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Art

100 showcase skills in musical theatre

Youth Theatre Kenya students rehearsing for opening night at Hillcrest School.
Youth Theatre Kenya with National Youth Music Theatre of GB Showcased musical theatre at Hillcrest School last Friday. PHOTO | MARGARETTA WA GACHERU | NMG 

Students came from Kilifi, Korogocho and Karen last week to take part in a series of musical theatre workshops organised by the Youth Theatre Kenya (YTK) and led by two thespians from the National Youth Music Theatre of Great Britain.

Some, like Antonia Akinyi, 12, of Kivukoni School, Kilifi, travelled eight hours by bus.

Nina Redinger, 16, walked across the street to Hillcrest International School where Lizzy Jago and Jazz Moll of YTK had worked out logistics for NYMT’s Adam Gerber and Chris Cuming to run what were essentially master classes in music, acting and dance for nearly 100 youth, ages 9 through 21.

“It didn’t matter to us where they came from,” says Chris who, like Adam, runs workshops with NYMT all over the UK and beyond. “Once we get to work, nobody cares or has time to think about where somebody comes from. We’re all in it together,” he adds.

On a clear last Friday night, YTK in association with NYMT staged a showcase of musical theatre performances at Hillcrest featuring all the 100.

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“The show was based on songs from Broadway and West End musicals like ‘Les Miserables’ and ‘Hairspray’,” says Adam who appreciates that he and Chris were introducing songs to young Kenyans, few of whom had heard them before.

But as such songs are the staples of contemporary musical theatre, he reasoned they were the best way of teaching basic skills of singing, performance and dance.

“NYMT conducted three [rigorous] two-day workshops in which each group learned two songs from Adam which were then choreographed by Chris,” says Kayla Hotz, 17, who is both a student at Hillcrest and Dance Centre Kenya as well as a member of YTK.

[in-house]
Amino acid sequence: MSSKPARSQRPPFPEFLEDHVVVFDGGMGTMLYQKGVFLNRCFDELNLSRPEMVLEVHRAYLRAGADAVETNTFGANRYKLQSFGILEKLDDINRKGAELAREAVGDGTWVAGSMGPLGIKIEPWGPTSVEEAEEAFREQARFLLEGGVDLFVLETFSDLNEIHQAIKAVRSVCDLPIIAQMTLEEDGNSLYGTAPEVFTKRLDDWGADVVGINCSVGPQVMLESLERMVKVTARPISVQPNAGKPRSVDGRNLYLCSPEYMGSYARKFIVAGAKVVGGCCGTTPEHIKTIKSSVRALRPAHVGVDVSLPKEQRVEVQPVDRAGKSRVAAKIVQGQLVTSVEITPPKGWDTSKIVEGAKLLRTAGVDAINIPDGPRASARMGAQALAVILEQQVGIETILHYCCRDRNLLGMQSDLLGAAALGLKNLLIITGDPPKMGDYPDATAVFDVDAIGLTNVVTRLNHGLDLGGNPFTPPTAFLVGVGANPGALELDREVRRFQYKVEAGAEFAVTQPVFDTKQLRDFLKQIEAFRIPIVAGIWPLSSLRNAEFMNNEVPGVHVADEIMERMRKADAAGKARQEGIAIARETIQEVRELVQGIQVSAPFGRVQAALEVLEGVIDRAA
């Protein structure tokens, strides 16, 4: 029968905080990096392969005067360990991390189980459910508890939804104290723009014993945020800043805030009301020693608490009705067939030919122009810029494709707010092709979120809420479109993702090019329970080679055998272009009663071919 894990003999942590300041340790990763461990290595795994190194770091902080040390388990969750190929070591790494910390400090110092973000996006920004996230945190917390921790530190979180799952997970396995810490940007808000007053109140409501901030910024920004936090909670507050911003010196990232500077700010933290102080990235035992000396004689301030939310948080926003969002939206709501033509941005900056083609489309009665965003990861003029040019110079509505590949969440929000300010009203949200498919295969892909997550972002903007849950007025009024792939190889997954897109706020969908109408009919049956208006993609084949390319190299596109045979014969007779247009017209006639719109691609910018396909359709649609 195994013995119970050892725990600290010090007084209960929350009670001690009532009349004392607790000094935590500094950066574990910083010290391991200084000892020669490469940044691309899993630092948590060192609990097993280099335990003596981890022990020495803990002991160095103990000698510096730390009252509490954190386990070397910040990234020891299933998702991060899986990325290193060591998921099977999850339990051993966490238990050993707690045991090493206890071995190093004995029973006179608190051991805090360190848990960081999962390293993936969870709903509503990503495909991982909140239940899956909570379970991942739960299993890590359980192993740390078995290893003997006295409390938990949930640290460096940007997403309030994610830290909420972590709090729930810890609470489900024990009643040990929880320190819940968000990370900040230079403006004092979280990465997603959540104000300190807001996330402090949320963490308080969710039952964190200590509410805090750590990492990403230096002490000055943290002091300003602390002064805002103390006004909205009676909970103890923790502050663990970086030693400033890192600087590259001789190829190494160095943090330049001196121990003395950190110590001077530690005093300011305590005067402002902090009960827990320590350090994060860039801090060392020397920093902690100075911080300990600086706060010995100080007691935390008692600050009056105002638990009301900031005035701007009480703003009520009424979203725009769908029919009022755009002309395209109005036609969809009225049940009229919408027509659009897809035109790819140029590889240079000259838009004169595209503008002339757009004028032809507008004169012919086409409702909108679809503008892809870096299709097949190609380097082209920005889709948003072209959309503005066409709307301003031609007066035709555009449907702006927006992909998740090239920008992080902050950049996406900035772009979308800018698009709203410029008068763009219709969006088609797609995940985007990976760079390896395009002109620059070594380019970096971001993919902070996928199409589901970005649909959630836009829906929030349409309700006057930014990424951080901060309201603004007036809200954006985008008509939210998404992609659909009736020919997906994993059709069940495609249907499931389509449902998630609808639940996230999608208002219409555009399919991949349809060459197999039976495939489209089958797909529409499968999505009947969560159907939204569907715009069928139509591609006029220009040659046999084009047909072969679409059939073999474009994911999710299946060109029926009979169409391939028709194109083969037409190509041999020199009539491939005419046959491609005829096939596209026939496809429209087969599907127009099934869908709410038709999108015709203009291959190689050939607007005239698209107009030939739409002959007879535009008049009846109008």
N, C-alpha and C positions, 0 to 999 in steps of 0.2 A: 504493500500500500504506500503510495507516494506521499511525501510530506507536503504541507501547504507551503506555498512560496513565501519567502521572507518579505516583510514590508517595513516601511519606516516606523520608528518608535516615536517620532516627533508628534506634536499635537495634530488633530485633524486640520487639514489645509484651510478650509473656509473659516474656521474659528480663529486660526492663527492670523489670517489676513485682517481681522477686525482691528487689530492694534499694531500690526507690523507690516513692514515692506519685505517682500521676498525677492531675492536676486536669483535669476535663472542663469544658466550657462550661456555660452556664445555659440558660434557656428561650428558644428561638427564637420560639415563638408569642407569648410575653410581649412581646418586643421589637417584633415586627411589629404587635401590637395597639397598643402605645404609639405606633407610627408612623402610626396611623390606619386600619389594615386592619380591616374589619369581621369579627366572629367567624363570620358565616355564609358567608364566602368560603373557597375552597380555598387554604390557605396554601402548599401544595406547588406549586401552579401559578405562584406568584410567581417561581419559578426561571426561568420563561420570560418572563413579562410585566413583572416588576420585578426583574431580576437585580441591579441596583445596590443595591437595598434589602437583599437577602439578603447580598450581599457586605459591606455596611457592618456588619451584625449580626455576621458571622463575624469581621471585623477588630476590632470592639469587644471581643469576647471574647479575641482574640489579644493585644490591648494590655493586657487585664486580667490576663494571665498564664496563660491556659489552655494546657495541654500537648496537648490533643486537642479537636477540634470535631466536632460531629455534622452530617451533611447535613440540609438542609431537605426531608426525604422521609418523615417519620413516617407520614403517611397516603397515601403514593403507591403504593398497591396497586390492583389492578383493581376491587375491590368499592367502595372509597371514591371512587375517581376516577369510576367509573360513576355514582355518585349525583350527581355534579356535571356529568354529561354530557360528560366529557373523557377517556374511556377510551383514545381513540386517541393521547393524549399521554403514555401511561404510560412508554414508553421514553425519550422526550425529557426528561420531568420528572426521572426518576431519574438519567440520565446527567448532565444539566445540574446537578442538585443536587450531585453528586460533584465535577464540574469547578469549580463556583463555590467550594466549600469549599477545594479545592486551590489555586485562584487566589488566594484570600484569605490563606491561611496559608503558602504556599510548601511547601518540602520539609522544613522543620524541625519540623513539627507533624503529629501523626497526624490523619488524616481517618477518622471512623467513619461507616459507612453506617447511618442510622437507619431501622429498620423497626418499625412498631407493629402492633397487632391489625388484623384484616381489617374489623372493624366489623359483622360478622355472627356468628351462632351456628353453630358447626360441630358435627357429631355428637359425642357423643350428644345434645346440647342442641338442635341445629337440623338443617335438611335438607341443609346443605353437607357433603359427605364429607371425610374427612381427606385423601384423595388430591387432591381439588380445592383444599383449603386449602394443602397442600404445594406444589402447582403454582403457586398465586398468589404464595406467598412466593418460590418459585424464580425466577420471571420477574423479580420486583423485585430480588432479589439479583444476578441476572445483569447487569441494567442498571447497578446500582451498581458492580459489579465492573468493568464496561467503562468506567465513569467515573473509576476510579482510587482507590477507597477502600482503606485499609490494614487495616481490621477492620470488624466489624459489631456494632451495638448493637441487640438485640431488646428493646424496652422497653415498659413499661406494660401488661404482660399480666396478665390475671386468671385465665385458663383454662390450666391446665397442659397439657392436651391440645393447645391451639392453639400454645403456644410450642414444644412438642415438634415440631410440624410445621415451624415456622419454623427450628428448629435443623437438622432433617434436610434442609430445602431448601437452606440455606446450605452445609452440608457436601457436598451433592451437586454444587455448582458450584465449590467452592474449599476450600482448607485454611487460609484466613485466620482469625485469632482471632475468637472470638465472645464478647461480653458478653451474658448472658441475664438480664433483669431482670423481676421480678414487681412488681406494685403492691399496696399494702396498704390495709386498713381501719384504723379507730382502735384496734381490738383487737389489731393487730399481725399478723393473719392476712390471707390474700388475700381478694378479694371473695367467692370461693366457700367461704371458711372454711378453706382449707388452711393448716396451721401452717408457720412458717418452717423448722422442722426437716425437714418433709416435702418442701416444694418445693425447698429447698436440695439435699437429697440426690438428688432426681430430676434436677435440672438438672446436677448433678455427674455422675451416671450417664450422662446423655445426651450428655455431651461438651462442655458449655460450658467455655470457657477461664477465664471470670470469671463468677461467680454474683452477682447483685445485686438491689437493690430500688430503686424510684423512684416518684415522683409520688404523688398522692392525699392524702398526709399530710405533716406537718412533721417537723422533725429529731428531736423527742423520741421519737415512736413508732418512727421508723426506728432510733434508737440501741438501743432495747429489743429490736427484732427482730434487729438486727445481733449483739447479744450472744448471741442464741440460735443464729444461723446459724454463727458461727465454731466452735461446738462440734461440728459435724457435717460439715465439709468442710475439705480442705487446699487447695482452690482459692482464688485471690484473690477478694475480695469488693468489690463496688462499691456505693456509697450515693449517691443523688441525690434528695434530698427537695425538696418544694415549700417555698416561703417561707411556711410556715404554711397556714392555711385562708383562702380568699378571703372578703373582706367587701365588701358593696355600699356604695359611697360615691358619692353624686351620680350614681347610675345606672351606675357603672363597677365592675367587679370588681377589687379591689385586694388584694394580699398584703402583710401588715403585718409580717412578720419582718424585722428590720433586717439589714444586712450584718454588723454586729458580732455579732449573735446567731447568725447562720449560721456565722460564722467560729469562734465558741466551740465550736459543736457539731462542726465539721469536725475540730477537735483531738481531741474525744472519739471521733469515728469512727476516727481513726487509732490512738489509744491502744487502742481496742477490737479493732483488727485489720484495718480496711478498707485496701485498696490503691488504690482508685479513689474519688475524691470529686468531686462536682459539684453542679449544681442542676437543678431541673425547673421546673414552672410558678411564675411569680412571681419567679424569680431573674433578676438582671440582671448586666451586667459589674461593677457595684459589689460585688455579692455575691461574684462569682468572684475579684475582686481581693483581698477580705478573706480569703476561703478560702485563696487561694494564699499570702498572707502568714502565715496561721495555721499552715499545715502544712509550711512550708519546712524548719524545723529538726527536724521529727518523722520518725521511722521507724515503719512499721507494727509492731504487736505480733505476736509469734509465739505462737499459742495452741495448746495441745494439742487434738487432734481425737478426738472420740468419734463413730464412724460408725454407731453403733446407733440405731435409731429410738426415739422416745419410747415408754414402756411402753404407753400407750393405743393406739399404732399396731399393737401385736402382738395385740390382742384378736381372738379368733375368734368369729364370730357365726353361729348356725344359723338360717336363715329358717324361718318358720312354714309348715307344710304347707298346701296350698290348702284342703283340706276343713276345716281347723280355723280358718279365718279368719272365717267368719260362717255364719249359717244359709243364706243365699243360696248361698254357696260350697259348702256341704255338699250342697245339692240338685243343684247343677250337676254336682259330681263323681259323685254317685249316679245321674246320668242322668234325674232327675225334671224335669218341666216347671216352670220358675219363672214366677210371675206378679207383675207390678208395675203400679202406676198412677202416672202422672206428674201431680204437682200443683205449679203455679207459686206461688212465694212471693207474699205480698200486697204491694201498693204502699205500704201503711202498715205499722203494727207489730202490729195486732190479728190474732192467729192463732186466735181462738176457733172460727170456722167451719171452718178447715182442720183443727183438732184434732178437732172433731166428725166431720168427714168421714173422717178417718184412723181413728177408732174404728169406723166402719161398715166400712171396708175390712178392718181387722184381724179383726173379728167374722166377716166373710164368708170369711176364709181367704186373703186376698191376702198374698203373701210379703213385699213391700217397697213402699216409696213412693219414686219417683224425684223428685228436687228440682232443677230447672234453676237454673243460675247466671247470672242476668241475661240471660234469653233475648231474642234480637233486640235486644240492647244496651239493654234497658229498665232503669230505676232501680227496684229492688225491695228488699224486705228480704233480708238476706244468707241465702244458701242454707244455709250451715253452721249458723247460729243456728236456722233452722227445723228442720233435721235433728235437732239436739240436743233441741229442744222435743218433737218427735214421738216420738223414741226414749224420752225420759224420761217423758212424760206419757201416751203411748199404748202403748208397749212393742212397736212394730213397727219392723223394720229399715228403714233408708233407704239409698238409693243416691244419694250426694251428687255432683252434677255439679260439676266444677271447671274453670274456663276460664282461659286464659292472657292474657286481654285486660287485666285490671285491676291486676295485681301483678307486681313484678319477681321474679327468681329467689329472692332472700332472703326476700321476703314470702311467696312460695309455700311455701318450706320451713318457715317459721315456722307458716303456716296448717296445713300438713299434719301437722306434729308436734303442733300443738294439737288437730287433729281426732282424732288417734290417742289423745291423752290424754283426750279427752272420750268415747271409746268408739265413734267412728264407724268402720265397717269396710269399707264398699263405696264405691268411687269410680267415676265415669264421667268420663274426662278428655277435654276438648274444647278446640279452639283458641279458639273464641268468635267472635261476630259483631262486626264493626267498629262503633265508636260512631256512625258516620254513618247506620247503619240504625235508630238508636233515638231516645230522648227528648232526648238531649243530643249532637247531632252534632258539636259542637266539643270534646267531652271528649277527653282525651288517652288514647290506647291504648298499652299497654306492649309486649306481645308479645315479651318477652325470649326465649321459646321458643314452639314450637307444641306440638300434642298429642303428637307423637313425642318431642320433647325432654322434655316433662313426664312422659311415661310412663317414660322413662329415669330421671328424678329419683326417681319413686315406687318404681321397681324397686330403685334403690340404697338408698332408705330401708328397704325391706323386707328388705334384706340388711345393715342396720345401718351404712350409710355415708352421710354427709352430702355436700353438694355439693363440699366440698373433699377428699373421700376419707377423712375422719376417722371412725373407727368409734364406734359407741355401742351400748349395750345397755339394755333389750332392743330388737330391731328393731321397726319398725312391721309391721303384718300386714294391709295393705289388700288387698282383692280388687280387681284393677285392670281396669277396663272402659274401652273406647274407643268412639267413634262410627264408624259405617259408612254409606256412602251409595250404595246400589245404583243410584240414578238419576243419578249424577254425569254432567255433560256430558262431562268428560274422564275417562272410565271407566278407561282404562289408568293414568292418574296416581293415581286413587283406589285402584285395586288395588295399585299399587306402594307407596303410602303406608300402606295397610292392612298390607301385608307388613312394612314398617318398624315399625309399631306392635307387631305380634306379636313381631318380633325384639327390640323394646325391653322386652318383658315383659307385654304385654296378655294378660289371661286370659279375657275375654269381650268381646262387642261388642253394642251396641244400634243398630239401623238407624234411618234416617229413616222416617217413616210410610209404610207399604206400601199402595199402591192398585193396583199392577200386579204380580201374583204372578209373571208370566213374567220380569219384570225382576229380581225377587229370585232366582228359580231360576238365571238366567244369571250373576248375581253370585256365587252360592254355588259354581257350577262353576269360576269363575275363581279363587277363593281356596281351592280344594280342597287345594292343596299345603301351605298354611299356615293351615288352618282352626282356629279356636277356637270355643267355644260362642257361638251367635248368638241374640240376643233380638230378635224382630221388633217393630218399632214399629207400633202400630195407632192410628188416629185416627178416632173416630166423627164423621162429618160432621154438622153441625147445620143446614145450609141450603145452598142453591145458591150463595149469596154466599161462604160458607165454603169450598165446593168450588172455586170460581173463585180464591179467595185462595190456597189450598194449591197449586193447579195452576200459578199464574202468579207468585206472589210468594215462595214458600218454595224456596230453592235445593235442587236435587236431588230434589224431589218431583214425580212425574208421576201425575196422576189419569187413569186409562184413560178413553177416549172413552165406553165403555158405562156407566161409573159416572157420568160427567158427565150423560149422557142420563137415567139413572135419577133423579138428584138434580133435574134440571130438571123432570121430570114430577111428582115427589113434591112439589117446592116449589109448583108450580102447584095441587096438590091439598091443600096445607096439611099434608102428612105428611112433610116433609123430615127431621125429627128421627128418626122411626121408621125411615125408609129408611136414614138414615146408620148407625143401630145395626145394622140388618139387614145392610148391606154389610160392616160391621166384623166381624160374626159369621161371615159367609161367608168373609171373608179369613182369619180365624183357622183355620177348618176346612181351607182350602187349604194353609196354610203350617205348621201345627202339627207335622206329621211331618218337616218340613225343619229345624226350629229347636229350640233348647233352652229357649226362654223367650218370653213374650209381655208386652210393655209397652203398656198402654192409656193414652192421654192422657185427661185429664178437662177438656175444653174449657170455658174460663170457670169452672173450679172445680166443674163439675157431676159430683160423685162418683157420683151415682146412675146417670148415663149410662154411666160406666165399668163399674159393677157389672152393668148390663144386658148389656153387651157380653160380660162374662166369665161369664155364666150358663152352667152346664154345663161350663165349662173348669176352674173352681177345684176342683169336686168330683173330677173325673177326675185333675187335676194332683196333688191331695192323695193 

During the Showcase, each group sang and danced to either ‘Good Morning Baltimore’ from ‘Hairspray’, ‘When I grow up’ from ‘Matilda the Musical’ or ‘Seize the Day’ from ‘Newsies’.

There were also several solos, like ‘On my own’ from ‘Les Miserables’ which was sang by Resila Muganda who’s a music student at Kabarak University, interning in Korogocho with the Art of Music which runs Ghetto Classics, the arts programme that was represented by other youth attending the workshops.

“This has been an amazing experience for me,” says Resila who was beaming during a rehearsal. “But it has also been quite demanding. I’ve loved it.”

The final piece of the programme had all 100 youth on a stage (normally used as a gym) that YTK had converted into in a theatre-in-the-round.

Youth Theatre Kenya students rehearsing for opening night at Hillcrest School

Youth Theatre Kenya students rehearsing for opening night at Hillcrest School. PHOTO | MARGARETTA WA GACHERU | NMG

Then the full cast performed ‘This is us’ from ‘The Greatest Showman’. It was such a powerful performance, it practically ‘brought the house down’ on Friday night.

The finale was also a thrilling moment for the cast and the artistic directors.

“What has made all the difference between our experience here and elsewhere is the passion that we’ve felt coming from these young people,” says Chris.

“It’s what has made this project so exciting. We could feel how much they really wanted to learn all we had to give,” he adds, delighted that the audience was just as moved by their performance as he had been, working with them all week.

Both Chris and Adam are trained professionals who in addition to working with NYMT, also lecture at the Royal Centre School of Speech and Drama.

“I actually majored in piano and conducting for opera, but I moved into musical theatre when I found it was much more fun,” says Adam who is also a composer.

Meanwhile, Chris also splits his time between NYMT, lecturing at the Royal Centre School and choreographing musicals like ‘Chicago’ which he says is on in Cambridge and ‘Growl’ which is just leaving London for China in a few days.

The two NYMT mentors first met Lizzy and Jazz via Skype after she approached the company earlier this year.

“I first saw a NYMT performance at the Edinburgh Fringe Festival when I was still teaching drama in Devon,” says Lizzy who actually started YTK with Jazz and Mimi Muturi in 2014 after scripting and staging several plays with Kenyan casts.

Lizzy took one of those plays to the International Youth Arts Festival in the UK and that’s where she linked up again with NYMT.

“We hope to get back to the [ITAF] in 2020 when we take our latest production, ‘Matu Maini’ there,” says Lizzy. “That is our next goal.”

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